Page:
Through a number of twists and turns David Edel is also impacting golf in another way. In 2007 he located and purchased a "lost' set of Alister MacKenzie plans for a unique 18 hole Argentina course which was never built. Mackenzie is widely recognized as the greatest course architect in golf history, having designed such famous courses as Cypress Point, the Old Course at Lahinch and Pasatiempo to name a few. El Boquerón is the name of the course and Edel is having it built in the Austin, Texas area as you read this. Only someone who understands the history of golf, the culture of Argentina (David taught golf and met his wife Barbara there in 1994) and cared about doing things the right way could have negotiated an agreement to build the course in the United States. Fifteen years of cultivating friendships and immersing himself in the culture of Argentina has brought him the chance of a lifetime, and he is determined to reward those who would entrust him with an artifact of such significance.
The idea of a "new" MacKenzie course-one based on a routing that, with its nine double greens, two more than the Old Course, which has seven, is more than a little exciting. El Boquerón will be different than most modern courses: With its crossing shots, tees in front of bunkers and gigantic greens, the course was not designed to handle the masses. It was intended to be built as an estate course. The El Boquerón will also house an Alistar MacKenzie museum. "The whole property will have a 1930's flavor to it", says David. Edel will make sure that everything is done in a first class manner; he doesn't do things any other way.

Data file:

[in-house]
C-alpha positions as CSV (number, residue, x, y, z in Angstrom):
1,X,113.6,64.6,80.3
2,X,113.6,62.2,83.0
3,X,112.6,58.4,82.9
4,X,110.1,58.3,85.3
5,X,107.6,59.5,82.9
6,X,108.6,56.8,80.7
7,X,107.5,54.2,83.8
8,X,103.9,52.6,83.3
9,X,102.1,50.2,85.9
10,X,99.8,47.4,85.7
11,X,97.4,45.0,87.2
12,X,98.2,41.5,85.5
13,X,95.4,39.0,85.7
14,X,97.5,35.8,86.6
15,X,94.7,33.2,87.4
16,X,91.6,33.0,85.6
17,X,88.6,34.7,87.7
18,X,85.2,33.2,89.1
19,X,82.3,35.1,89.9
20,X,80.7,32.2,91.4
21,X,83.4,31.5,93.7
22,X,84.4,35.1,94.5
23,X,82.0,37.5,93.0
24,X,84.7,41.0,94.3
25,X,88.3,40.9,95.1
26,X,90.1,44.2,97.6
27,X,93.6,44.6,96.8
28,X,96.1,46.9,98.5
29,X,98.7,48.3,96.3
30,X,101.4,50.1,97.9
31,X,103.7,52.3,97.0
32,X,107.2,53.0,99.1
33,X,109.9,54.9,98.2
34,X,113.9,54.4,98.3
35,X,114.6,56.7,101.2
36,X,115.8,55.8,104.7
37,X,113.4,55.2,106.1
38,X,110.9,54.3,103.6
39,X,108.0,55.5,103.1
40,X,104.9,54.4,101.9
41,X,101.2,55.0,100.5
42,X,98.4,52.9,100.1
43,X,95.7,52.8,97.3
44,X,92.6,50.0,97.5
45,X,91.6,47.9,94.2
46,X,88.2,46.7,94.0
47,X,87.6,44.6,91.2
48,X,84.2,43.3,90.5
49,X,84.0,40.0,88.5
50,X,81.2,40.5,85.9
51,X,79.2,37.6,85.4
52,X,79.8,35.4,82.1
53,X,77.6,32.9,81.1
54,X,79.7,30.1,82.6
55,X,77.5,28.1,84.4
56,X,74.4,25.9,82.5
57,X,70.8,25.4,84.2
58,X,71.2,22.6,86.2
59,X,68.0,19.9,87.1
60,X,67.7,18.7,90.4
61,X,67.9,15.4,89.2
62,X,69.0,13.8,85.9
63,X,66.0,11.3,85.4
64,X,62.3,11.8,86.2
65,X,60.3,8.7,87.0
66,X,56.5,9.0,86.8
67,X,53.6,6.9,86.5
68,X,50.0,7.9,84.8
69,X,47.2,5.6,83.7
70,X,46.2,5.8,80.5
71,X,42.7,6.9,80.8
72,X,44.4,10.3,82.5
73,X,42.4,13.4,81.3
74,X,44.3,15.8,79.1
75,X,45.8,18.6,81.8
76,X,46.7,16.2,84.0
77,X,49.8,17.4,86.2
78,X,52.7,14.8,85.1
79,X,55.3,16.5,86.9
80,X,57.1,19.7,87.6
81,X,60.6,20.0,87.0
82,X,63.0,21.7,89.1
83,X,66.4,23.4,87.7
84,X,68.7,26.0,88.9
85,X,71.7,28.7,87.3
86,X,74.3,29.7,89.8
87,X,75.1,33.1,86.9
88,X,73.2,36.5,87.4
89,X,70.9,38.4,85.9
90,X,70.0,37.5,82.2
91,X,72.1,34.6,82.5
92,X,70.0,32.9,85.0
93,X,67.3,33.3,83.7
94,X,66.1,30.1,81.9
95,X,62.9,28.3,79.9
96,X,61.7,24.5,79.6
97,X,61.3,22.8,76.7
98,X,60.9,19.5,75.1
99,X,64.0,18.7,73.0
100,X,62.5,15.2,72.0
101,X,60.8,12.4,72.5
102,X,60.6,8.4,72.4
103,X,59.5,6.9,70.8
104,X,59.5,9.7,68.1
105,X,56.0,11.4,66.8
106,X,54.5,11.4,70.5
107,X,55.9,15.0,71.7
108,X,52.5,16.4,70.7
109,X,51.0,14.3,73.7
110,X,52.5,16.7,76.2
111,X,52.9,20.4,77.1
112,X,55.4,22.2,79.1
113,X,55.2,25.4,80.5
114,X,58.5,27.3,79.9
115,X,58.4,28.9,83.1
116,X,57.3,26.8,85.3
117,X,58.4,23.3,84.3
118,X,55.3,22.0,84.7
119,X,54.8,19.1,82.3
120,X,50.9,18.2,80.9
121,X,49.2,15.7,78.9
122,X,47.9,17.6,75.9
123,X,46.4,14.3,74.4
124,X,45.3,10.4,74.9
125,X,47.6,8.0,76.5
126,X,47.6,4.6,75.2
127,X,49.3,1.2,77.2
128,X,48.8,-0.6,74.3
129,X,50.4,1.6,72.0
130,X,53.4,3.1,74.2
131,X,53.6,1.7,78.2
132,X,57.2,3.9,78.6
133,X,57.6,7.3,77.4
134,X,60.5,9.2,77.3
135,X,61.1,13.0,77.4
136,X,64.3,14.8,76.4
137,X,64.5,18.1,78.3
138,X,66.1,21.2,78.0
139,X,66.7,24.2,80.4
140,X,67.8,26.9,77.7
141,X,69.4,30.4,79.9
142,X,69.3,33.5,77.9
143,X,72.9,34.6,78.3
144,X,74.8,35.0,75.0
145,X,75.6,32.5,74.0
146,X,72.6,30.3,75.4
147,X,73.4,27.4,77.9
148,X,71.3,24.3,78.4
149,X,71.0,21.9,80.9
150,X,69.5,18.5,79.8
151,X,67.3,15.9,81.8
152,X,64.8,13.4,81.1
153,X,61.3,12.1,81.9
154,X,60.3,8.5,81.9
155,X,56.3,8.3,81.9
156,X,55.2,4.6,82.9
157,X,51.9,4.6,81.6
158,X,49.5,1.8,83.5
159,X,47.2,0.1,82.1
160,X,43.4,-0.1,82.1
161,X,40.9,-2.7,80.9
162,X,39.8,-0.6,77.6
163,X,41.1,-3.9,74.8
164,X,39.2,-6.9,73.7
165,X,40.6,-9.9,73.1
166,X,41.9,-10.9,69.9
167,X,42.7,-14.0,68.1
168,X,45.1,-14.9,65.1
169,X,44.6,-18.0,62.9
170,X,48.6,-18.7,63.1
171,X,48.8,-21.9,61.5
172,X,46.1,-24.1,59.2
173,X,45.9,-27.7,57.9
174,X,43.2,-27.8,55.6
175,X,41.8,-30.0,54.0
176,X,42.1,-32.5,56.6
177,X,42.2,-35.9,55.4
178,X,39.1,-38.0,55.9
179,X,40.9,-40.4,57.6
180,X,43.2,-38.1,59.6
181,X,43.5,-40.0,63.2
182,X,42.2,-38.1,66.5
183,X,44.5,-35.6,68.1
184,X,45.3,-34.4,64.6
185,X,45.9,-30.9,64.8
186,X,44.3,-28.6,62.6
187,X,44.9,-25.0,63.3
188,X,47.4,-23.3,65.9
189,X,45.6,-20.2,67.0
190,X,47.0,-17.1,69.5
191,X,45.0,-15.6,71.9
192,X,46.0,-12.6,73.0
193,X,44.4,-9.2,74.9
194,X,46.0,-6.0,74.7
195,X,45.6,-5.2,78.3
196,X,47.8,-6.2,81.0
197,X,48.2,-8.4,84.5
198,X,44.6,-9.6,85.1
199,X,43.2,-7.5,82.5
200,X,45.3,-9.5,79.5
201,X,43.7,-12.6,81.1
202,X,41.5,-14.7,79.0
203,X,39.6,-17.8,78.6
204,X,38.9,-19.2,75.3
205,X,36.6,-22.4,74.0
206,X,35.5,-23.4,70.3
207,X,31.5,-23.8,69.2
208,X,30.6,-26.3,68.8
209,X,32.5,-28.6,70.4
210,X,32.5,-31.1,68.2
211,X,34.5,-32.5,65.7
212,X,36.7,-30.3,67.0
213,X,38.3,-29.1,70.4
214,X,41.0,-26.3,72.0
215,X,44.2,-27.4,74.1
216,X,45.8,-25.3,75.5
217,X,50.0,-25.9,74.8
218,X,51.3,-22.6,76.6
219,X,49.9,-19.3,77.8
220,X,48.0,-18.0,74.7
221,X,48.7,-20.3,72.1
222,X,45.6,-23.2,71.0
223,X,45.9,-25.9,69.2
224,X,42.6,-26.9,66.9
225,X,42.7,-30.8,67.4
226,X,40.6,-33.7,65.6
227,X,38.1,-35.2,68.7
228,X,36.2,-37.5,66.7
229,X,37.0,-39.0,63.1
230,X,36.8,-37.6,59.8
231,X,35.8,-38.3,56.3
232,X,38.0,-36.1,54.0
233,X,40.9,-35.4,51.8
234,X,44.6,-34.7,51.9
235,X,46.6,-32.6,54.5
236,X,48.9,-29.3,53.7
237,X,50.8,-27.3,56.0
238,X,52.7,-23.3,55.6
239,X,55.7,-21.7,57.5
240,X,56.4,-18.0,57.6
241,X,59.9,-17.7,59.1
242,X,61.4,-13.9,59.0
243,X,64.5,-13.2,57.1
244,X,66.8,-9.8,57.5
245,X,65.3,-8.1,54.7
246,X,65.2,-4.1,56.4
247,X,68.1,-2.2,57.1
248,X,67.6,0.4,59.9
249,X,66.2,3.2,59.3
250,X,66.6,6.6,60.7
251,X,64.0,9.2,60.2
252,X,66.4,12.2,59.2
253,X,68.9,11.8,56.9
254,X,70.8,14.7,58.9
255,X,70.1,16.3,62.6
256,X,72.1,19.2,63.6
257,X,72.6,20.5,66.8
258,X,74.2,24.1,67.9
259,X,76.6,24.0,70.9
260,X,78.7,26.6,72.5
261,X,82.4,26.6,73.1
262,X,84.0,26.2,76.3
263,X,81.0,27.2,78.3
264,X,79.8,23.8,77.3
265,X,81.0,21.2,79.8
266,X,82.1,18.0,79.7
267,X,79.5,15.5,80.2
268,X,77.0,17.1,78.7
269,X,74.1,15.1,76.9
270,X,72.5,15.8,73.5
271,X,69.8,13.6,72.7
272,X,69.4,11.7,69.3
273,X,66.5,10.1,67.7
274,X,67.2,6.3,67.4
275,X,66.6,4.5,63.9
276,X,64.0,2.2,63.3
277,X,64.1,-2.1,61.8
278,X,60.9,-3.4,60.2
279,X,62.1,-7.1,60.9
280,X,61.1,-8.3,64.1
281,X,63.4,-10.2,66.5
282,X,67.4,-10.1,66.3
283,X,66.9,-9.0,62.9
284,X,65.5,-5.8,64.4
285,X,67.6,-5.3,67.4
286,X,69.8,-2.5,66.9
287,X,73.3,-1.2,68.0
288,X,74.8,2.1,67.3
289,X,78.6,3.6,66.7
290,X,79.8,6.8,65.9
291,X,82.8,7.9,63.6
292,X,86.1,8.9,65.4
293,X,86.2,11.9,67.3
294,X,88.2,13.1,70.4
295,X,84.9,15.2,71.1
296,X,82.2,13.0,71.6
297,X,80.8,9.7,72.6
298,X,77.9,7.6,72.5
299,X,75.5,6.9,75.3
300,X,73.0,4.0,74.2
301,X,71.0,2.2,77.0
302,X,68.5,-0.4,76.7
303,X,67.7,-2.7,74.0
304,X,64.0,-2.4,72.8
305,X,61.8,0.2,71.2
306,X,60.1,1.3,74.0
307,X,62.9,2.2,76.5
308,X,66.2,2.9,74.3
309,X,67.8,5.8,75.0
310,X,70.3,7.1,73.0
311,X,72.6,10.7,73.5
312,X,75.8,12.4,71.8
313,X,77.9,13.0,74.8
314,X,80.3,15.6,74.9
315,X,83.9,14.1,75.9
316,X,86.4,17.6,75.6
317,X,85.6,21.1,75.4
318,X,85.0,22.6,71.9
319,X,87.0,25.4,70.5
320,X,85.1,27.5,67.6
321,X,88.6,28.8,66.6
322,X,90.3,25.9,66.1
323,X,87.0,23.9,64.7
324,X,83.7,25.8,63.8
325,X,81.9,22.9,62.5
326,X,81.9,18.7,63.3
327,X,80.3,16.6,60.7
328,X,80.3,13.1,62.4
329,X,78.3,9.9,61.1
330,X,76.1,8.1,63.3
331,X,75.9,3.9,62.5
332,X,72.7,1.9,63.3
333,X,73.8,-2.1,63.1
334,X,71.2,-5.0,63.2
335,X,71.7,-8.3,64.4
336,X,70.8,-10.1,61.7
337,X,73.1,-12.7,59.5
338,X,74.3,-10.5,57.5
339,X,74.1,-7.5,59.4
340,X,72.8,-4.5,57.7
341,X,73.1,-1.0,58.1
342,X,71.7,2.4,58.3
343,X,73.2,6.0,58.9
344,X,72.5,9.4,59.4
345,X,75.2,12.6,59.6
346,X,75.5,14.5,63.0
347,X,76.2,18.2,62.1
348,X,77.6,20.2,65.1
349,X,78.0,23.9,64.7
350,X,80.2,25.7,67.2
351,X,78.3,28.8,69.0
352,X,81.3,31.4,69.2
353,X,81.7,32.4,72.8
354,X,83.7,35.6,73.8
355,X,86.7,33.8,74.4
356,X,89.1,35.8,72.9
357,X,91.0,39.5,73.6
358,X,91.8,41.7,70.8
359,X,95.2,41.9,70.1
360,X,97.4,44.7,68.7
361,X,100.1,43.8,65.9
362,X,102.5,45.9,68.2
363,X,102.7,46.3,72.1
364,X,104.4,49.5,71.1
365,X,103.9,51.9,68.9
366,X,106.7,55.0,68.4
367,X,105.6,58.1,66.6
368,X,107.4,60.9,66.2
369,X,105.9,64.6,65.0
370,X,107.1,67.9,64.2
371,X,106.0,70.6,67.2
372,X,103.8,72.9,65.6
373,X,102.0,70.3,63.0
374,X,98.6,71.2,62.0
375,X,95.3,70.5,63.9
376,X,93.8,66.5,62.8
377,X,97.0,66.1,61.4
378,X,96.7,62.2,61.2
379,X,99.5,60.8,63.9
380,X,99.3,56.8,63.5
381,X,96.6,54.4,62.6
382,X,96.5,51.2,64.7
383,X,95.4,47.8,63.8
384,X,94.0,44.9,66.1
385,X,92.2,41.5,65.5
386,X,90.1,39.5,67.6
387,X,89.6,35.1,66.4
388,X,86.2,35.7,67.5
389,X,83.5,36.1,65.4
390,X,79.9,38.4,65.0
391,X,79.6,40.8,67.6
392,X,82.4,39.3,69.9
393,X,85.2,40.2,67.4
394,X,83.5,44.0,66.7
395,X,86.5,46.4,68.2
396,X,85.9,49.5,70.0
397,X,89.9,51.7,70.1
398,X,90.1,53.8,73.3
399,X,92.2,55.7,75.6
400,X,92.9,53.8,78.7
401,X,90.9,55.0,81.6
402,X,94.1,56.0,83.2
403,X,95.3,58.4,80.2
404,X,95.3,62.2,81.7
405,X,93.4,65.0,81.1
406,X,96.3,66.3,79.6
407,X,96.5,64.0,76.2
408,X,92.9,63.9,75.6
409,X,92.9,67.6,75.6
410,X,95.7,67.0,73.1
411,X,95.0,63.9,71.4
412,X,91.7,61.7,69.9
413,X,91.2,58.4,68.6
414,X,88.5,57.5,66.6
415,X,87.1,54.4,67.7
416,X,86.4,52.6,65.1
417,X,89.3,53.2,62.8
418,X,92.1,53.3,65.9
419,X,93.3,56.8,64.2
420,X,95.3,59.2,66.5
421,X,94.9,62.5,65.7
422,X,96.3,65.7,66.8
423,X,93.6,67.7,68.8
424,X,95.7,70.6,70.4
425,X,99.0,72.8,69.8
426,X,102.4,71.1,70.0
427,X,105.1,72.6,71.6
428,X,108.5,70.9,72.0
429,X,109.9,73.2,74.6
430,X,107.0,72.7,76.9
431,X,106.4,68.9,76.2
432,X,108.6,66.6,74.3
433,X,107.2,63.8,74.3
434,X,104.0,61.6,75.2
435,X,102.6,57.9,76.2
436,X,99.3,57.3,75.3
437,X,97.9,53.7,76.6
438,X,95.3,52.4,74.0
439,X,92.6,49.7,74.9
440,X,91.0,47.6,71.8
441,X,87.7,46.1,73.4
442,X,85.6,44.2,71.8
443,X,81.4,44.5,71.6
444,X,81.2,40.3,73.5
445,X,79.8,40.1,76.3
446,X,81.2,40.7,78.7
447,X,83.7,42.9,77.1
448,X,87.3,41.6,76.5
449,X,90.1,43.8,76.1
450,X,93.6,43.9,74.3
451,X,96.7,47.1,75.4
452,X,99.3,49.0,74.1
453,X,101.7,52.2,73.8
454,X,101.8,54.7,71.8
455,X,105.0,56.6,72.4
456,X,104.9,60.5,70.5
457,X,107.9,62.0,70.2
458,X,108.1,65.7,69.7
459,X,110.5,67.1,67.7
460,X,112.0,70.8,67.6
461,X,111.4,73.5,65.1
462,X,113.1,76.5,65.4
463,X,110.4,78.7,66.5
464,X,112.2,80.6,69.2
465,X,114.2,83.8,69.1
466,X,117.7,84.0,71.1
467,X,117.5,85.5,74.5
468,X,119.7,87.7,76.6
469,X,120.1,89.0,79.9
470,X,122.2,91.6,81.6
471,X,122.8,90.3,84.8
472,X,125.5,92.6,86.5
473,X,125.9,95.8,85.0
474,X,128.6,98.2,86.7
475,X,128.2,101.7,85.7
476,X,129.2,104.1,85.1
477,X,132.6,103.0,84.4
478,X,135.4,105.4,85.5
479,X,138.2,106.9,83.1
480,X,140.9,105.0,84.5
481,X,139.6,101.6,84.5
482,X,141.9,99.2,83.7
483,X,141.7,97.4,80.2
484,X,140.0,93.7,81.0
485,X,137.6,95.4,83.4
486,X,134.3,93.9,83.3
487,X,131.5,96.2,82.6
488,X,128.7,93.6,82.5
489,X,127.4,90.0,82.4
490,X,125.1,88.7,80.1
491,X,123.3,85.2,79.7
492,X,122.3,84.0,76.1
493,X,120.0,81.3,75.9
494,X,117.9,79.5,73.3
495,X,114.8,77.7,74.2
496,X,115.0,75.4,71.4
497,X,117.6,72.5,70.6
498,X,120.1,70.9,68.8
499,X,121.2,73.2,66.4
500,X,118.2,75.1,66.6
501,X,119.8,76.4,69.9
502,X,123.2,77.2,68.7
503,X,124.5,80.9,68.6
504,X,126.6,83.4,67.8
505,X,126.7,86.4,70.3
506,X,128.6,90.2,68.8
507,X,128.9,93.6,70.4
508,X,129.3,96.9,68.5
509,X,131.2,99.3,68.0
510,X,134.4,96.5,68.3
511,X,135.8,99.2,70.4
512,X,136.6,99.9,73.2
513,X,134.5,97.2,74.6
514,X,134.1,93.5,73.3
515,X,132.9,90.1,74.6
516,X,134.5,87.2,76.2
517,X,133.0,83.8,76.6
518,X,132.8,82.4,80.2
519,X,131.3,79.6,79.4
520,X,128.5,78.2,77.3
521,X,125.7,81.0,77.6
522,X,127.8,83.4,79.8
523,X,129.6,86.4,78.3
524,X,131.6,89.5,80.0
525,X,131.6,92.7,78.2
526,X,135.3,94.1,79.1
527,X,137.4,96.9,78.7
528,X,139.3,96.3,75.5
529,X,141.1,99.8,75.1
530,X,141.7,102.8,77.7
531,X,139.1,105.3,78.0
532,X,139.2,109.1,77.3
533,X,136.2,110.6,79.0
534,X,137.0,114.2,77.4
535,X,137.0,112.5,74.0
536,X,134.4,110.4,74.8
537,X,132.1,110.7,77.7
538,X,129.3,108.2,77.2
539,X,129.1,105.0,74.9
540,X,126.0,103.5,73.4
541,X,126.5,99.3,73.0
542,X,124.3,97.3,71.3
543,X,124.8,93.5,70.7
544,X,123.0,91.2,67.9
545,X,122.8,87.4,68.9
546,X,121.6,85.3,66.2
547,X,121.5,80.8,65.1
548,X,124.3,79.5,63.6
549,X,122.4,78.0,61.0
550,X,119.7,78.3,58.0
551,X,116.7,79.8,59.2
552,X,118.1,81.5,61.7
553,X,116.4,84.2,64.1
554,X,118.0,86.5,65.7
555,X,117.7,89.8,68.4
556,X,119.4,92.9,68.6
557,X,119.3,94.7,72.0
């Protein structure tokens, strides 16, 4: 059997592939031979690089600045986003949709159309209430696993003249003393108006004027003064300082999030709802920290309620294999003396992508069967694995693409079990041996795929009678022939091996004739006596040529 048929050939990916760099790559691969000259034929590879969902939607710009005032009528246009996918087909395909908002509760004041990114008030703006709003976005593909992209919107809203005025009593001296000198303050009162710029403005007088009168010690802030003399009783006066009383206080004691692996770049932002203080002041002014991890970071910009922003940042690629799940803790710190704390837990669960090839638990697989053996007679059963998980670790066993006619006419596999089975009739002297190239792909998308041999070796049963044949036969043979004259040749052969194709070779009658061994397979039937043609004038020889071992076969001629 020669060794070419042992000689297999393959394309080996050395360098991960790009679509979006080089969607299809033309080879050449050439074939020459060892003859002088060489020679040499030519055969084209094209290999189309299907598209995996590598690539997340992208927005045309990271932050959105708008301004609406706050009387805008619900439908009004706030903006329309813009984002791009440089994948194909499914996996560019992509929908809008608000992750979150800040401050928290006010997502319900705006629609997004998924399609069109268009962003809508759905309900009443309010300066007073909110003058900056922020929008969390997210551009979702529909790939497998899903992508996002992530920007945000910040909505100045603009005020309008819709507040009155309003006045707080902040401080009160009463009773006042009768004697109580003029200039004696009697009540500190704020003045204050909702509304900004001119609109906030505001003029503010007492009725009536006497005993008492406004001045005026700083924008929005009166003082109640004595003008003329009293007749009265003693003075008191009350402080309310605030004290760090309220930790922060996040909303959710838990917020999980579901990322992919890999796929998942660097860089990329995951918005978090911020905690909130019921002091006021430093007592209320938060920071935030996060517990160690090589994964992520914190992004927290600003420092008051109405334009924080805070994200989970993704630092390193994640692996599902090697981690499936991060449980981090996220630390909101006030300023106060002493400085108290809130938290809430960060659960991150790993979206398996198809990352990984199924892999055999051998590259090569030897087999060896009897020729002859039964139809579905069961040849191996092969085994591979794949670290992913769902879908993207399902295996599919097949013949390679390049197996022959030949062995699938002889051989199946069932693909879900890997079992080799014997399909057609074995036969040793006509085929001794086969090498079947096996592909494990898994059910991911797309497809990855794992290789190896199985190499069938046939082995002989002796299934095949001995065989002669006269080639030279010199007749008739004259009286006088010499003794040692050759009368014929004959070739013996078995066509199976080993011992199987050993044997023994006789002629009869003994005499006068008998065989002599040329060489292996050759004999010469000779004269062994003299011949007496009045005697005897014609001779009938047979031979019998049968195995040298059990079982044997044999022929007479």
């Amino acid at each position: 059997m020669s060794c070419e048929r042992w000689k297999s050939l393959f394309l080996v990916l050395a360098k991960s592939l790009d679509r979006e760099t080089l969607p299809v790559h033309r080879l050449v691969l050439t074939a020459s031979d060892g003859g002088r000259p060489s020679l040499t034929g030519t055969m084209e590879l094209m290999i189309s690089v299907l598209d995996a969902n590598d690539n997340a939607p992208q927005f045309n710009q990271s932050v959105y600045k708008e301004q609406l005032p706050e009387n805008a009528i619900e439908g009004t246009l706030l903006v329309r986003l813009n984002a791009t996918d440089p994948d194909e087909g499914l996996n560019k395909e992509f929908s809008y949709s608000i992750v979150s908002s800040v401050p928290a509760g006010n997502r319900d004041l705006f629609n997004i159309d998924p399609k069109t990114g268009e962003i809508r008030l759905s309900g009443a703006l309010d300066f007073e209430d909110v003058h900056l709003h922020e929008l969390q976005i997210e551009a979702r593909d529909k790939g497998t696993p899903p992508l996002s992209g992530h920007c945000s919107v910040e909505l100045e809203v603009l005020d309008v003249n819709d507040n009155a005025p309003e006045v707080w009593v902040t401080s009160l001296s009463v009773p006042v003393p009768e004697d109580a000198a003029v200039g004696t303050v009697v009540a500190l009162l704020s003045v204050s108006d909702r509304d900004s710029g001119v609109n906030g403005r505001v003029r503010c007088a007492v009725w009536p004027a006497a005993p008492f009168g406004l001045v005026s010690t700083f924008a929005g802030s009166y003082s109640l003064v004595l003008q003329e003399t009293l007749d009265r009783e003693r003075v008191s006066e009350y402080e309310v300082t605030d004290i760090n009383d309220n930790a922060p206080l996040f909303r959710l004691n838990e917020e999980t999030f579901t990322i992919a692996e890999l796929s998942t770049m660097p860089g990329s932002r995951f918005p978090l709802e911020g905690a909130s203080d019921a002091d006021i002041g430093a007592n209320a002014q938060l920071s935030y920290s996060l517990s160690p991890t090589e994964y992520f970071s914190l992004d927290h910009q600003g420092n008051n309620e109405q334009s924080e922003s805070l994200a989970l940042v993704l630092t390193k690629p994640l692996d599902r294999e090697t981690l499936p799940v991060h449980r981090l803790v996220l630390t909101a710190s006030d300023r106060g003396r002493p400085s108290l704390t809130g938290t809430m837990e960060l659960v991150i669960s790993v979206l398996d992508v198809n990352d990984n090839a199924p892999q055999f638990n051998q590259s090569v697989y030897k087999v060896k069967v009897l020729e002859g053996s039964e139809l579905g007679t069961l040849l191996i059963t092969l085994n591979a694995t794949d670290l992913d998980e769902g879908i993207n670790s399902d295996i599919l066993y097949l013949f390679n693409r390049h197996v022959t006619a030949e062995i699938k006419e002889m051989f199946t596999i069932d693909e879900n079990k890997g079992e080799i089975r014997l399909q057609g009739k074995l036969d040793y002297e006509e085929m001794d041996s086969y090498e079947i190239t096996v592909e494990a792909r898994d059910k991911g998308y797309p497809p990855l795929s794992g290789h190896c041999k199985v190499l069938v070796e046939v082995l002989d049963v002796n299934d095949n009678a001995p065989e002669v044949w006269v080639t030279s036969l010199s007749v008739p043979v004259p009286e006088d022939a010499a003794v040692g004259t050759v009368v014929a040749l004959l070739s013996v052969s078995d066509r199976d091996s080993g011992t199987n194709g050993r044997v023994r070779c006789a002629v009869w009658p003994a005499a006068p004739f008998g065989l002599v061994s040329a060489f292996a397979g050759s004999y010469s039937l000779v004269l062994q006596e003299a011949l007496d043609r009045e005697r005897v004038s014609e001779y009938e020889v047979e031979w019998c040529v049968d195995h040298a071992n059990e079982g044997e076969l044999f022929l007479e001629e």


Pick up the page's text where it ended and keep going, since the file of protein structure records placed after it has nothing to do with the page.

David recently moved from Reedsport Oregon to an on-site home on the El Boquerón. His hand crafted putters will now be made in Texas out of a state of the art airplane hangar that will now house Edel Golf. "The property is perfect for the golf course, and I'm looking forward to growing my putter business and being involved with the El Boquerón", says Edel.
If you ever have the pleasure of meeting David Edel you will find him to be quite a character. Known to pull pranks on his friends (of which he has many), he will have you splitting a gut laughing at his stories and intrigued by his ideas. Edel holds multiple patents and recently designed the Variloft Putter which enables the player to change the weight and loft of the putter to match the green speed on any given day. It can take David and his machinist Cliff Dorsey up to 11 hours to make a single putter. "One at a time, one of a kind" as David says. Making things is a passion for Edel. He also makes watches, belt buckles and fly reels that are a thing of beauty. He has other golf related ideas in mind that could break more ground in the future.
"My goal in life is to be known as someone who gave back to the game of golf. I've been blessed to have met and worked with some great people in golf, and have learned a lot about the game. I want to pass that on to others as best I can", says Edel.